Principal of a pained Stoneman Douglas High just sent a message to his students

Marjory Stoneman Douglas High principal Ty Thompson exuded deep emotion and a positive view forward in his first public comments since Wednesday’s mass shooting that killed 17 people.In the two-minute video posted on the school’s website and YouTube,...
Published: 02/18/18
Hillsborough rethinks its strategy for struggling schools

Hillsborough rethinks its strategy for struggling schools

TAMPA — "Elevate," a Hillsborough County School District initiative that was to focus on seven troubled schools and use them as models for dozens more, is becoming but a memory as the district seeks instead to support all schools equally."We’re more ...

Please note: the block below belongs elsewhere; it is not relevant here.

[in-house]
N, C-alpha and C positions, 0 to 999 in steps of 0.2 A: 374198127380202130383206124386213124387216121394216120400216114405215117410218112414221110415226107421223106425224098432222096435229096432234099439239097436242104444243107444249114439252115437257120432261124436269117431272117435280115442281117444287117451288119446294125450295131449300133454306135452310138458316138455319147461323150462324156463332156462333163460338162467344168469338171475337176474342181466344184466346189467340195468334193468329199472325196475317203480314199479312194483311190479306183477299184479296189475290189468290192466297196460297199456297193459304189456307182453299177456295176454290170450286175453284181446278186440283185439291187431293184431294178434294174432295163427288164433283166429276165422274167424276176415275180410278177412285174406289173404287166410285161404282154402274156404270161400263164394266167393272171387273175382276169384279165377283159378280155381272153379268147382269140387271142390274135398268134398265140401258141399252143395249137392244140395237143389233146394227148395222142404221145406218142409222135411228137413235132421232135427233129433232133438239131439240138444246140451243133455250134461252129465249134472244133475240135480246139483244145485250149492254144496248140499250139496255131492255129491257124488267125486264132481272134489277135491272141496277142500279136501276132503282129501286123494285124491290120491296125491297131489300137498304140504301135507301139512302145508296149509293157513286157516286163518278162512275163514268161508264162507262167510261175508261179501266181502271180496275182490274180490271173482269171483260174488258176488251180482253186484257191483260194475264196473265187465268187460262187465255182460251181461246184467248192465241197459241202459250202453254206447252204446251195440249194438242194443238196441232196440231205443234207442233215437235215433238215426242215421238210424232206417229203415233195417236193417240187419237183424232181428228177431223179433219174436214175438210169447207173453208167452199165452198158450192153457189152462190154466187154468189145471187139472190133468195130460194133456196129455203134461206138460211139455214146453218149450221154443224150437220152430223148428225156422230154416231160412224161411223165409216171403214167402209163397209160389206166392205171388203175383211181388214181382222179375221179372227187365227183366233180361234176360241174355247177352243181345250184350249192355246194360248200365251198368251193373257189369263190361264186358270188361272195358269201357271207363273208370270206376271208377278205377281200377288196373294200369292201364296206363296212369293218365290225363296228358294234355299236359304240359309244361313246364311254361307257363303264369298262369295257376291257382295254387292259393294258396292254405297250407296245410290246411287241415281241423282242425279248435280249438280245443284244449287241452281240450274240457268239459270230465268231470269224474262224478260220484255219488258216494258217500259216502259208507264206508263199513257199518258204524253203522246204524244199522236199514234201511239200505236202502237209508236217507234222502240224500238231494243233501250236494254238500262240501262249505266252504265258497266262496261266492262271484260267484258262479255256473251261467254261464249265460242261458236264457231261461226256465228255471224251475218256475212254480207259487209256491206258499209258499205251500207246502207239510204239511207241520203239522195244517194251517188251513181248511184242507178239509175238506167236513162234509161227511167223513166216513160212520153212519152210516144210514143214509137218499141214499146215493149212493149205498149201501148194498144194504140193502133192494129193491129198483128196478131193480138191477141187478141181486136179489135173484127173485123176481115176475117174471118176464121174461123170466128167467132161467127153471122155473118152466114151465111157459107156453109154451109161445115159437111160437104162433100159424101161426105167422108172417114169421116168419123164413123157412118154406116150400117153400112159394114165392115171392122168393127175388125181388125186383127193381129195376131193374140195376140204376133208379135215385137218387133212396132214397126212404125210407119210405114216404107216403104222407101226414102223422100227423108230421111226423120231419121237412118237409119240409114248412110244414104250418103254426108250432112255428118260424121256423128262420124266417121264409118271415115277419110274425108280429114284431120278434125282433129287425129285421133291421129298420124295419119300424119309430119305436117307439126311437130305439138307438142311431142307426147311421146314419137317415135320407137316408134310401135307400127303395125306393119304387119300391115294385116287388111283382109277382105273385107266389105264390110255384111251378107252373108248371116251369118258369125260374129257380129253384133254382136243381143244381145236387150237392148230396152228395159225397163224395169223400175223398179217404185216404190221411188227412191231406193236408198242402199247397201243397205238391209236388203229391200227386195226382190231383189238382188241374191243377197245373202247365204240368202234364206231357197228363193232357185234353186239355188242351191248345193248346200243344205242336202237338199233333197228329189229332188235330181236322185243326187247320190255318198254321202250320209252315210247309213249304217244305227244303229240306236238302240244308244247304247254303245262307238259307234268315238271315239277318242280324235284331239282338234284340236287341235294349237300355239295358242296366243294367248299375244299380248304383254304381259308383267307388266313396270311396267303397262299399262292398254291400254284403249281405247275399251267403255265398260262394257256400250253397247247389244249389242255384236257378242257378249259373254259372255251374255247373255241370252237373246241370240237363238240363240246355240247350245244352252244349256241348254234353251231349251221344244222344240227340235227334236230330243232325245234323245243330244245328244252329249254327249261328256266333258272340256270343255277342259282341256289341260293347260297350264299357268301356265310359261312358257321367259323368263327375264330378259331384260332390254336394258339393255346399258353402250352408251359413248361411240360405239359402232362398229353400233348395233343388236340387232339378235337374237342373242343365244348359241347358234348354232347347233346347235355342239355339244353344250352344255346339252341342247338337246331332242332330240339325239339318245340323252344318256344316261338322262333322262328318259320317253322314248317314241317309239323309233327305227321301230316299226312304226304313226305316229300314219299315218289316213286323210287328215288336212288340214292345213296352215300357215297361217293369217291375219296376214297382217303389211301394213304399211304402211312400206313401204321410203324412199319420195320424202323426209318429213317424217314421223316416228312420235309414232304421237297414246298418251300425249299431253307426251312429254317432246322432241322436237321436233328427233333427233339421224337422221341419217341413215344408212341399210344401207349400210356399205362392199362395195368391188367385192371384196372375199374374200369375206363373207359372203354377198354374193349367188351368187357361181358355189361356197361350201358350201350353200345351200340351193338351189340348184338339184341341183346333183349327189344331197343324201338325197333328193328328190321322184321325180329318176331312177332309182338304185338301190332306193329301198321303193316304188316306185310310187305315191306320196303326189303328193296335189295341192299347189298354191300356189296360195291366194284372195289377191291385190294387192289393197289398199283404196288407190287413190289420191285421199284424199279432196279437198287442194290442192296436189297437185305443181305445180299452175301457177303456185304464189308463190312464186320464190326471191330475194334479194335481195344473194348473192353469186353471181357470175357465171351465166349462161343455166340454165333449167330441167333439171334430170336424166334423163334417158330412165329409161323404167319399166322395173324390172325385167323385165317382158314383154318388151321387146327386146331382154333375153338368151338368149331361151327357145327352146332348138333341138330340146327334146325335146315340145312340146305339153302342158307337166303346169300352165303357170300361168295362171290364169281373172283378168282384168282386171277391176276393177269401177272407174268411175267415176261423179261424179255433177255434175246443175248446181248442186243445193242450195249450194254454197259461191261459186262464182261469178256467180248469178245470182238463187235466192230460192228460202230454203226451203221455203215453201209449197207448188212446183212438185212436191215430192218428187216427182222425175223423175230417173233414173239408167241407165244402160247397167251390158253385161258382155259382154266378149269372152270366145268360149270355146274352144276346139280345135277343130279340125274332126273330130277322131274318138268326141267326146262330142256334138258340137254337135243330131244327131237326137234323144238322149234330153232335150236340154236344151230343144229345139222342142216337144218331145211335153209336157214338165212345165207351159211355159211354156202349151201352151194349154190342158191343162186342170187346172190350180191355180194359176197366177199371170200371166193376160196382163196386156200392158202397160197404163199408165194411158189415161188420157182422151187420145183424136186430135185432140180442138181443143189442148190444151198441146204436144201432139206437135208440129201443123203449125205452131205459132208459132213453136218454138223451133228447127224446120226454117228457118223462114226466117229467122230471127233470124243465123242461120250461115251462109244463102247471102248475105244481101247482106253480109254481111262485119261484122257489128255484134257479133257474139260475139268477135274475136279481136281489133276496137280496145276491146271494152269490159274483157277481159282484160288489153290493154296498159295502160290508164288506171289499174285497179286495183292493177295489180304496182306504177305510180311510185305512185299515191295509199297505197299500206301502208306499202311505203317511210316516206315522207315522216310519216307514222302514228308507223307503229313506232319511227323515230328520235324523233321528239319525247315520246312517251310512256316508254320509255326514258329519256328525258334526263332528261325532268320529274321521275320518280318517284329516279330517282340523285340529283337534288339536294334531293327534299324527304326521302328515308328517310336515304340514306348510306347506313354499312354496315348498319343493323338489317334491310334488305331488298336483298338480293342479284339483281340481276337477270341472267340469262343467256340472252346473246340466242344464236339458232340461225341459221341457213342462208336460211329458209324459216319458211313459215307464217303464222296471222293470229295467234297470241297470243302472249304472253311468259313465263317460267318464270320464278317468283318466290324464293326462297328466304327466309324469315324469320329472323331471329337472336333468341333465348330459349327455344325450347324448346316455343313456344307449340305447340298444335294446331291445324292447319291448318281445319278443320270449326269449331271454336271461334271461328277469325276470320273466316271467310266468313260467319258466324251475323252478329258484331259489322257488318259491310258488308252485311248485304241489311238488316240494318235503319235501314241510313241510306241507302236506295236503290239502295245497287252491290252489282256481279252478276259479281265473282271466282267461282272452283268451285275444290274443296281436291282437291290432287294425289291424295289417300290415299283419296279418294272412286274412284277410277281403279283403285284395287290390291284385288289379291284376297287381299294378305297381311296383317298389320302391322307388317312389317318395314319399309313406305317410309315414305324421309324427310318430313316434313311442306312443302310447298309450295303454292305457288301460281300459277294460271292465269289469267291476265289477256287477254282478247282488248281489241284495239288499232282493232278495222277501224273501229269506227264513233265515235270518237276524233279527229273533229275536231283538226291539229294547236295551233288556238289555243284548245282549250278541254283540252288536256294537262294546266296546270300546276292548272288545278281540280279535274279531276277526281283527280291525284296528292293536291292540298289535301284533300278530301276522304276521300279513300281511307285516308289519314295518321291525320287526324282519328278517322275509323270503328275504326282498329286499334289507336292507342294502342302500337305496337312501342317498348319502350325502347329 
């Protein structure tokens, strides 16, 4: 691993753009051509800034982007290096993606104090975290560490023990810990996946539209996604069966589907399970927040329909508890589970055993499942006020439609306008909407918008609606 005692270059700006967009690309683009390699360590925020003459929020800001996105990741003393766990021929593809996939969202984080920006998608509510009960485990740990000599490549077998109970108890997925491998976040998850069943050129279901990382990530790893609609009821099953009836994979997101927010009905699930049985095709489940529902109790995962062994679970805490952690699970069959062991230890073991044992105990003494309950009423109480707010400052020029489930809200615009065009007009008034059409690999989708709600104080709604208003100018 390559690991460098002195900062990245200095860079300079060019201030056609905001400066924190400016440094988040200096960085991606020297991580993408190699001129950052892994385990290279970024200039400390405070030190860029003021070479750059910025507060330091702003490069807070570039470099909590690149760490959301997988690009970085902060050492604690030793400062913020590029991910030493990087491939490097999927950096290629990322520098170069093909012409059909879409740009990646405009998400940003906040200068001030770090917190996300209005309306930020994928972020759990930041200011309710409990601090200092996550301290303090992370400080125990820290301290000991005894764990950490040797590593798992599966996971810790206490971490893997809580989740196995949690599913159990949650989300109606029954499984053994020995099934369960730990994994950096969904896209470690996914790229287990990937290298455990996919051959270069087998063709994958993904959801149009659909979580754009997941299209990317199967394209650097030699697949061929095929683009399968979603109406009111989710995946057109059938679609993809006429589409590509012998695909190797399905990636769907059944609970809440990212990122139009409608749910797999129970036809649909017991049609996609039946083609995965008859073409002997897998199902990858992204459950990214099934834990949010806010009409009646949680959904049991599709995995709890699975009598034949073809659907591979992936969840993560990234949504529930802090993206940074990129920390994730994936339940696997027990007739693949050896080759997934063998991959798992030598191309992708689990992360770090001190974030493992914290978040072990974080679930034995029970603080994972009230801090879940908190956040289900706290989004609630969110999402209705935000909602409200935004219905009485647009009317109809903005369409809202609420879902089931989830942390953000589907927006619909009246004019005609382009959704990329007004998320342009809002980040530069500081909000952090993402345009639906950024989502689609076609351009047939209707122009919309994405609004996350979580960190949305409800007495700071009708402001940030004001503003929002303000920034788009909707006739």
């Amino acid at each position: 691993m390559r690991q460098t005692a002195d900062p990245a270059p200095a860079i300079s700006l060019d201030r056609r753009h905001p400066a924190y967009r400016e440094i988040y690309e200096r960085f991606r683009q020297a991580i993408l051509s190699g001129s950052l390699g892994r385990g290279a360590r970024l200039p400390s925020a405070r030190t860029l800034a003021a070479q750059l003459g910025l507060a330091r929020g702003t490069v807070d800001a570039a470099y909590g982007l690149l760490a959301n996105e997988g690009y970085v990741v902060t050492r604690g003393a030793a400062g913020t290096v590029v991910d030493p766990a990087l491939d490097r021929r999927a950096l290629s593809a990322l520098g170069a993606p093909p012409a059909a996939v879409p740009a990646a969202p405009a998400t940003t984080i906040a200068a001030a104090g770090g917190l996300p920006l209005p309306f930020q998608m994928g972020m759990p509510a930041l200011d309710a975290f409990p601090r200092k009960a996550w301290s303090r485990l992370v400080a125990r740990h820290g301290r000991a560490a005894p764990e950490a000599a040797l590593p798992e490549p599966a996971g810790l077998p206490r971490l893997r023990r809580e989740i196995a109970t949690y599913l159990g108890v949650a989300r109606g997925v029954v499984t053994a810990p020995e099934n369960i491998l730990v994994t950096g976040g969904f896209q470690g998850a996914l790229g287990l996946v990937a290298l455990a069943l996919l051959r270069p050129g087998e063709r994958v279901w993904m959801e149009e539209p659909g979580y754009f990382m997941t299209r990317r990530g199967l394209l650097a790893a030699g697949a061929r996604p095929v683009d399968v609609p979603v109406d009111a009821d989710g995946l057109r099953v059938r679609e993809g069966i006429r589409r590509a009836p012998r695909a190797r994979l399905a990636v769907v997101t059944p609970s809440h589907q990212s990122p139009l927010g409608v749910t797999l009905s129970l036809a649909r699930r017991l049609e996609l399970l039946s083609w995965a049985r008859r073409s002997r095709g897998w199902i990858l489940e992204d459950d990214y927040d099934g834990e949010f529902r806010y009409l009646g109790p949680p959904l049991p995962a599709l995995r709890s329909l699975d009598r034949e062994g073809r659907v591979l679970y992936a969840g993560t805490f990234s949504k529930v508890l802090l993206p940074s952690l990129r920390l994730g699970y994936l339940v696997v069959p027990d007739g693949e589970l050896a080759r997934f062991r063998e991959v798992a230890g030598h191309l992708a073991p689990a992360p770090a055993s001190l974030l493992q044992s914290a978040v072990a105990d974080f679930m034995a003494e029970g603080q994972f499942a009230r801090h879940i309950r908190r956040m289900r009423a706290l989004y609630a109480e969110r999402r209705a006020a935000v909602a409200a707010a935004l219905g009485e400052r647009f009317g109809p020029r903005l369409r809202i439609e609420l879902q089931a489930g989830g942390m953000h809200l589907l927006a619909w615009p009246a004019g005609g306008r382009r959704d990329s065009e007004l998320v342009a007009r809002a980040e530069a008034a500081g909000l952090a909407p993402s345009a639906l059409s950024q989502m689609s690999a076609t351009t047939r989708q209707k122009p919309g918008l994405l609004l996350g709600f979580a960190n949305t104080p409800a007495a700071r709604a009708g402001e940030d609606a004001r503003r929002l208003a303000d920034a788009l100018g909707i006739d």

Published: 02/17/18
Plant High students commemorate Parkland victims with sidewalk messages

Plant High students commemorate Parkland victims with sidewalk messages

TAMPA — Students at Plant High School honored the victims of the Parkland school shooting with a series of sidewalk chalk messages.The chalk art carried a series of messages such as "How many times?" and "Do something. Protect us." according to a Fac...
Published: 02/16/18
At public schools in Tampa Bay, a day to mourn, assess and reinforce

At public schools in Tampa Bay, a day to mourn, assess and reinforce

While fielding calls from anxious parents after the Broward County high school shooting that claimed 17 lives, school officials in the Tampa Bay area took a close look Thursday at what they are doing to keep students safe.There are gates and locks an...
Published: 02/15/18